After I met my conversation partner, I no longer just stay at home to read text books on weekends. Speaking with her and exchanging ideas on issues are the best way for me to learn all kinds of new things in life here, not to mention improve by speaking skills. I love having someone with whom to share interesting things!
My days have become busy since the beginning of BEFORE the quarter started. Fisher’s international student orientation, OIA’s orientation and the MLHR program orientation came one by one, starting in early September. I really like the activities we got involved in during orientations and all of the campus info shared with us during the orientations. However, in every orientation it was emphasized repeatedly the importance of networking and encouraged us to network whenever and wherever possible. This made me feel a bit anxious. I admitted that building a strong network here is very important for us to help us get to where we want to go, we need to make friends, etc. I don’t think one should take networking as the number one priority in our life and that every interaction with every single person should be with “networking” in mind. I (and I think most people) always communicate with people in a natural way and never think that I am “networking” when I speaking with others. Networking shouldn’t be a formal “task” – it should happen naturally. Networking is simply a natural process of relationship building.
Besides networking, the MLHR classes are additional challenges for me. Having classes in a second language, it is challenging for me to understand every word and sentence of what professors say in classes, let alone taking notes of the important points discussed. In addition, all of the courses require a lot of reading; sometimes almost 500 hundred pages per week. How could I handle these tough text books? What’s more, I also need to finish more than 6 different current issue analysis, case study, presentation and research paper within very limited time. Meanwhile, many quizzes, mid-terms and finals are waiting for me. It’s sometimes overwhelming, to say the least.
I need to find ways to deal with these issues and the “depressed” feeling that I might get if I let them get to me. Actually, almost every international student who comes to America for the first time and speaks English as a second language will have the same difficulties as me. I just need time to adapt myself to the new learning and thinking method and overall environment. It is enough for me to make a little progress every day. I know one more word today; I can remember one more new foreign name today; I can understand one more sentence of what the professor was talking about in the class; I read one more page in an hour; etc. Thinking this way, I will be satisfied with my progress, however “tiny.” At the same time, I continuously remind myself to accept the “imperfect” me. No one can do great in every area all the time But one can always strive to get better. This is a matter of an optimistic attitude.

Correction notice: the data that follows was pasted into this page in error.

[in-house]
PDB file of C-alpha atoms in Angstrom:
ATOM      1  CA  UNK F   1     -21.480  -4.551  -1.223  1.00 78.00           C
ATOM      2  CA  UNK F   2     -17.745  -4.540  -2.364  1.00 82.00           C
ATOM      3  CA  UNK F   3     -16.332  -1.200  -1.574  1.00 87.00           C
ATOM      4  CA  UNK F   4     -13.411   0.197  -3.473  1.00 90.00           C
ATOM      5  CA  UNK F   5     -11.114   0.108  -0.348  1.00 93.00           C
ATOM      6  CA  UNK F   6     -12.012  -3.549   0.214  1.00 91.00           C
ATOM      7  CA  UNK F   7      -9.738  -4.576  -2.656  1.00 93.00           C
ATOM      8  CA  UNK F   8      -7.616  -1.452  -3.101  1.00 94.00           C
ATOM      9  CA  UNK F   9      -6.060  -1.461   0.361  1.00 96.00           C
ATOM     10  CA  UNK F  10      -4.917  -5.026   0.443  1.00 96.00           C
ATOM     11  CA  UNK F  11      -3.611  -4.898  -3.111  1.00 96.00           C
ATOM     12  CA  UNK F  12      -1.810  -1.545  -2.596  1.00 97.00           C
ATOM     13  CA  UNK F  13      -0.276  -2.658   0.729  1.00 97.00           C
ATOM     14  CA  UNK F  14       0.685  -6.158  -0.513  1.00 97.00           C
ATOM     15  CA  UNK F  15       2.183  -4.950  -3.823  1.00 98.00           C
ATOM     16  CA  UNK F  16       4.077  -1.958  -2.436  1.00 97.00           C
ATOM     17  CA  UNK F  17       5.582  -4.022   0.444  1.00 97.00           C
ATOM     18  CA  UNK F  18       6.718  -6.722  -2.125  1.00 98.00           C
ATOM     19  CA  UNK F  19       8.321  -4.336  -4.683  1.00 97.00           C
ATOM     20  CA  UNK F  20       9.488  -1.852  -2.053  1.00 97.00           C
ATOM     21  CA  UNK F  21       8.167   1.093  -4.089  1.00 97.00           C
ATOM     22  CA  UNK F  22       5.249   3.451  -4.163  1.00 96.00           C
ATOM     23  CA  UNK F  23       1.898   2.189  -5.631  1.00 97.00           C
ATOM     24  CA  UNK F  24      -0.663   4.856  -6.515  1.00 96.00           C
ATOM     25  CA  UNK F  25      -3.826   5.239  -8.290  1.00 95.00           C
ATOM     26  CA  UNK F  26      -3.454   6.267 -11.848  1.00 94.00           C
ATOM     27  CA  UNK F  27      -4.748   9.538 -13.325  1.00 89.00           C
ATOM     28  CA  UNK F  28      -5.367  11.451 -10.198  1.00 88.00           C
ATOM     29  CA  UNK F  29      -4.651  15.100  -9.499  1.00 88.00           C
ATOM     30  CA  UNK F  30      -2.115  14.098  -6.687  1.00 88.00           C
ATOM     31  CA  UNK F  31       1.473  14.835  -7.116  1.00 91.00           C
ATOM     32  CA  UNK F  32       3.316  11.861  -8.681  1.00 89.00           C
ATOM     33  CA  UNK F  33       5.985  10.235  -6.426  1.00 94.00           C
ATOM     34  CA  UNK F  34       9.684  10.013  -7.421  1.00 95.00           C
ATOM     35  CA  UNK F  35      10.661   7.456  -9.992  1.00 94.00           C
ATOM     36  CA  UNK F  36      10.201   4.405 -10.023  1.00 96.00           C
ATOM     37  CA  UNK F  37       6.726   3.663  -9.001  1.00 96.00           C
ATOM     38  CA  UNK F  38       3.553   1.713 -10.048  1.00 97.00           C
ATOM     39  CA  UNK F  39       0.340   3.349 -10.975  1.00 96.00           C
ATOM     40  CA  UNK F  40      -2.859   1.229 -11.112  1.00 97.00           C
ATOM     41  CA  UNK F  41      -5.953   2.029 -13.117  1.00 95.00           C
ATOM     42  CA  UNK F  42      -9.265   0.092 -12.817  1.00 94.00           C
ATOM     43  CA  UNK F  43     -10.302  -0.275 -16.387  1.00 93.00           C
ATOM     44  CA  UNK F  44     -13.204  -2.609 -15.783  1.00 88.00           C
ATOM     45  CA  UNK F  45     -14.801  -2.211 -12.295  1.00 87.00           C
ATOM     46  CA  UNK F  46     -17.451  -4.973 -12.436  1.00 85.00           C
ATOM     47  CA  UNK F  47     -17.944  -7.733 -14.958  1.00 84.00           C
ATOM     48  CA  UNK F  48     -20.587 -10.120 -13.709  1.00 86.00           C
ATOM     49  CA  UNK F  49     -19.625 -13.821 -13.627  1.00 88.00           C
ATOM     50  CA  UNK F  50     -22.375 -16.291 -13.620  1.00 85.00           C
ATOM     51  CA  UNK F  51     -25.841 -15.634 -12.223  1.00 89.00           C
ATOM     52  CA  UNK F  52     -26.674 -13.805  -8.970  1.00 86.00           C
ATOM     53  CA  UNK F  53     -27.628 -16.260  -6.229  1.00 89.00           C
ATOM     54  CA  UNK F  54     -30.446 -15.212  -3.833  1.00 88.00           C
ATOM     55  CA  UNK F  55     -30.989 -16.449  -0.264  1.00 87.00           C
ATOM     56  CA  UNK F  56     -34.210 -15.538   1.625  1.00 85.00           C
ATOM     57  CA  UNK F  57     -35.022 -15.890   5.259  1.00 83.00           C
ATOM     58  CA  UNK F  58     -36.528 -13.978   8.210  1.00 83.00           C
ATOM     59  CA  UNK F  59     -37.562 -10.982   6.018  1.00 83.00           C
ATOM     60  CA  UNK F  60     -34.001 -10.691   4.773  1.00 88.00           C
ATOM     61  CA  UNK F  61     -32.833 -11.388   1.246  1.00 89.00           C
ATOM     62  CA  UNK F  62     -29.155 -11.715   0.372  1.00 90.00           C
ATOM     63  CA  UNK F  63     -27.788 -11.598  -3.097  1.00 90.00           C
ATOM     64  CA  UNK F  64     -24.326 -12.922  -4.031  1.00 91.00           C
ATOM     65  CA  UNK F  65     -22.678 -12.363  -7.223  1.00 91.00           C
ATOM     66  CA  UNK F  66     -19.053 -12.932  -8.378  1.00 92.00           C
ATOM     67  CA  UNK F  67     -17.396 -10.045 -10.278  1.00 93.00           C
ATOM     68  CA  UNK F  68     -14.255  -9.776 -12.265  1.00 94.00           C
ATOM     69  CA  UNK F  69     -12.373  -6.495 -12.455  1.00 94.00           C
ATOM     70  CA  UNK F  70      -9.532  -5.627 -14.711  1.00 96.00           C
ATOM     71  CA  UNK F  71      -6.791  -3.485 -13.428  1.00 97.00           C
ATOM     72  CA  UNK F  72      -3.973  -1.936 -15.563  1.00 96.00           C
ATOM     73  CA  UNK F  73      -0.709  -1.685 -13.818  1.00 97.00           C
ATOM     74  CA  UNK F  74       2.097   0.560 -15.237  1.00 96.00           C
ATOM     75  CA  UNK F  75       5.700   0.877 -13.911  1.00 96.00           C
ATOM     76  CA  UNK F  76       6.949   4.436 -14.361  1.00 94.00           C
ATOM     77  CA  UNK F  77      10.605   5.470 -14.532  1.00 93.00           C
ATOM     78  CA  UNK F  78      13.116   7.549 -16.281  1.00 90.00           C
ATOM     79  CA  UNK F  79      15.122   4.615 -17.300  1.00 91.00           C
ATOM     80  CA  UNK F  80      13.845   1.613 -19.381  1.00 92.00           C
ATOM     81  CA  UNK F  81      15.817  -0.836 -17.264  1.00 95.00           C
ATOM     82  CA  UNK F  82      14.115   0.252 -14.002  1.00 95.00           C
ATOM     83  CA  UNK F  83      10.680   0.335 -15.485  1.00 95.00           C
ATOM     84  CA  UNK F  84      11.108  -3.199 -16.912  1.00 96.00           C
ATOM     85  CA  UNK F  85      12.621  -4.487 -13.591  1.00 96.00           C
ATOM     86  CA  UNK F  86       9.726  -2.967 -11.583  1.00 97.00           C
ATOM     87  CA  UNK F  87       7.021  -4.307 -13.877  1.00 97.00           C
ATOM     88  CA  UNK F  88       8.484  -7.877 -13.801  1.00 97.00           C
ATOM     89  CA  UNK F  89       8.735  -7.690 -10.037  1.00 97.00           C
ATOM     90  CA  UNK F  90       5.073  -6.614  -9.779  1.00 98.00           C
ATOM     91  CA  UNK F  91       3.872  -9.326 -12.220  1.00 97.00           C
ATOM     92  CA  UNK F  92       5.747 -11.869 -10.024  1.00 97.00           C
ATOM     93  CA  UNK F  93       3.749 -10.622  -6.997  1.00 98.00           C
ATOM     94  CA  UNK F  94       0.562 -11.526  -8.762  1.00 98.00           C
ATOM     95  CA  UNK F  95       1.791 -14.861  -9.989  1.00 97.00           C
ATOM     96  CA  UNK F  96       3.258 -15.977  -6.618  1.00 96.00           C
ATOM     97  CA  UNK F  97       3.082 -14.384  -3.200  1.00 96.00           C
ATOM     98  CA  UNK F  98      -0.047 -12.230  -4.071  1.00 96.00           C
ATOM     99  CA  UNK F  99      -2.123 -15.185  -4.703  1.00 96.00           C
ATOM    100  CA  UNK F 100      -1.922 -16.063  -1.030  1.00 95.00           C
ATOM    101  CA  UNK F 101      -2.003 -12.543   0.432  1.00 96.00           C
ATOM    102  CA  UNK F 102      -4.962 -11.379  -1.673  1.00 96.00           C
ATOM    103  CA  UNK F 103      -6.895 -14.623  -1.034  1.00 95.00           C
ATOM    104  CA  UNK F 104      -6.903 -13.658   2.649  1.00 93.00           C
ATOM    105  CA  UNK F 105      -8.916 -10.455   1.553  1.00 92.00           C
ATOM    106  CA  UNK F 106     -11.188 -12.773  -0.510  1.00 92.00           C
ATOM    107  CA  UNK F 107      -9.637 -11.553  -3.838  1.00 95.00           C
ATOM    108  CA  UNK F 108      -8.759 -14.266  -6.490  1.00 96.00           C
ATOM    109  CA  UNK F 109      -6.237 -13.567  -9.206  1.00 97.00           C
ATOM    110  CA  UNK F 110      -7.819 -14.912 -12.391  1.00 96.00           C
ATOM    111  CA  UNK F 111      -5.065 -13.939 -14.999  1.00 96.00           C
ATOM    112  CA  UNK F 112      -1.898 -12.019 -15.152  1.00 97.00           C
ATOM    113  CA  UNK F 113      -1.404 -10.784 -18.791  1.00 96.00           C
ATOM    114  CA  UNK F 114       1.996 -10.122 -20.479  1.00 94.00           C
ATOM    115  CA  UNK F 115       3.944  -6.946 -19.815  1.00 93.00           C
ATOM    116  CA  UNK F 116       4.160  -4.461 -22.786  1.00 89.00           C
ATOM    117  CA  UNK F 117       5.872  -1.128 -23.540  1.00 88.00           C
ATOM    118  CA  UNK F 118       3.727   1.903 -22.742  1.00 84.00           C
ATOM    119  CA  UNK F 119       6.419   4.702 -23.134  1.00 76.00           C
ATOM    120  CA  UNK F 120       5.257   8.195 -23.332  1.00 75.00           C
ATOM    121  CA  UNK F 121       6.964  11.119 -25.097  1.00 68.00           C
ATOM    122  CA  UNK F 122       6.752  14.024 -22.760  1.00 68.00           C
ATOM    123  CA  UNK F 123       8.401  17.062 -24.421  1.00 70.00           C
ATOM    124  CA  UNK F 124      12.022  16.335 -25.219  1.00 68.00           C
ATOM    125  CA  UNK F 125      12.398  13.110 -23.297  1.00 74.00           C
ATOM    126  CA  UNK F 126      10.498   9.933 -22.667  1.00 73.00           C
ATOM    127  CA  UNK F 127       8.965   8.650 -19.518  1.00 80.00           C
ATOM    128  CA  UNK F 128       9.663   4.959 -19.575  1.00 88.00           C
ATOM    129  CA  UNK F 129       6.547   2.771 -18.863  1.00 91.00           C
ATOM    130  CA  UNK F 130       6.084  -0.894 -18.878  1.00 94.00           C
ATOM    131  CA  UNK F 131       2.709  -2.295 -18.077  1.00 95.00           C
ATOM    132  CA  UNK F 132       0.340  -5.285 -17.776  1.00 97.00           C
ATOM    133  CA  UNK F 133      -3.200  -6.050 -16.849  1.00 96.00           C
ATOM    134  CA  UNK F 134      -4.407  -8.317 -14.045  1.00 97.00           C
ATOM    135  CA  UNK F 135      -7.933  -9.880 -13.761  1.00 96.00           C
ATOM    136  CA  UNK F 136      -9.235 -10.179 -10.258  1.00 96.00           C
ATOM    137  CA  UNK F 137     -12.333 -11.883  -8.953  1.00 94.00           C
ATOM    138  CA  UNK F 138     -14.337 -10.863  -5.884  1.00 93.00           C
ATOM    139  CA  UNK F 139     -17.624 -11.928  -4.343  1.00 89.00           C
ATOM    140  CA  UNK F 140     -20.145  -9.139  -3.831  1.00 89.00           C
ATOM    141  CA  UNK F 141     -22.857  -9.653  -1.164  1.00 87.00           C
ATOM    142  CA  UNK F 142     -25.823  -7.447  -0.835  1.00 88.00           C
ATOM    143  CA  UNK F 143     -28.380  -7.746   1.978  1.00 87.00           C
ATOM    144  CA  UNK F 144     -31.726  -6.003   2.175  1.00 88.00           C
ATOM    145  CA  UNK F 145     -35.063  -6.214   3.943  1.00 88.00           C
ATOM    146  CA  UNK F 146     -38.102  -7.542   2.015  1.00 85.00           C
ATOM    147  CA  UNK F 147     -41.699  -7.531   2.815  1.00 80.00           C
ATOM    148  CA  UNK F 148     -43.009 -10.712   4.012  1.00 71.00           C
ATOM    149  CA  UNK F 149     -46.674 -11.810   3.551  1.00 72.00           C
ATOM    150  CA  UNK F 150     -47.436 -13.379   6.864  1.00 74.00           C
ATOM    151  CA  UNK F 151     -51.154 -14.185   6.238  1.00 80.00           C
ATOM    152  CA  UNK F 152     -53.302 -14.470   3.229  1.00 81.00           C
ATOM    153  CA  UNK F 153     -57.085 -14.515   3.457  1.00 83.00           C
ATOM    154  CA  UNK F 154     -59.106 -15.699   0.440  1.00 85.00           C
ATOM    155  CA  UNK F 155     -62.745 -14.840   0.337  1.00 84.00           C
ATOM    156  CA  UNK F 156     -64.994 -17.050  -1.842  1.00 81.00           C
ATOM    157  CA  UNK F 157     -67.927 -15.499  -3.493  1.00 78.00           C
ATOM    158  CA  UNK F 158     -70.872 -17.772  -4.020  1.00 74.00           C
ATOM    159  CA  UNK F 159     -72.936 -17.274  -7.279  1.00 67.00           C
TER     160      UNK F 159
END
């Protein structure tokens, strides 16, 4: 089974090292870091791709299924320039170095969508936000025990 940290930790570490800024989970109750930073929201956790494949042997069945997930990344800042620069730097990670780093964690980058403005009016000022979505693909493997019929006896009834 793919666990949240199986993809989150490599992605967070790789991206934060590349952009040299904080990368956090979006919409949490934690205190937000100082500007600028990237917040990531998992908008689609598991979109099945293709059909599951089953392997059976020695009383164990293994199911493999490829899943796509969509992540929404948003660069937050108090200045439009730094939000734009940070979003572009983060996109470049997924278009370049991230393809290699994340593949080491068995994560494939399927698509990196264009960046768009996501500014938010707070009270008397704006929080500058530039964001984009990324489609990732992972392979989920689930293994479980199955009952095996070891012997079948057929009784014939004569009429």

Since I chose to come to the U.S. to pursue my graduate studies, I must prepare myself for all kinds of challenges (including those described above). No more complaints and, at the same time, learn how to obtain my “inner peace.” Everything will be okay if I keep trying to get better and improve every day.
I have too many things to remember in the first month in this totally new country. However, I would like to begin my first of my observations: my first impression of Columbus.
After 20-hours of a tiring journey, I finally got to CMH. When I saw my friend who was also my temporary host, I nearly cried. I was so nervous during the whole plane journey because my suitcase was opened and checked at every checkpoint. As a result, I was worried about whether I accidentally brought some forbidden stuff and would be sent to some kind of police. Dragging my tiny body and my big heavy suitcases, I rushed into my friend’s arms directly and yelled “I am here!” When I saw his warm smile, I immediately felt less nervous.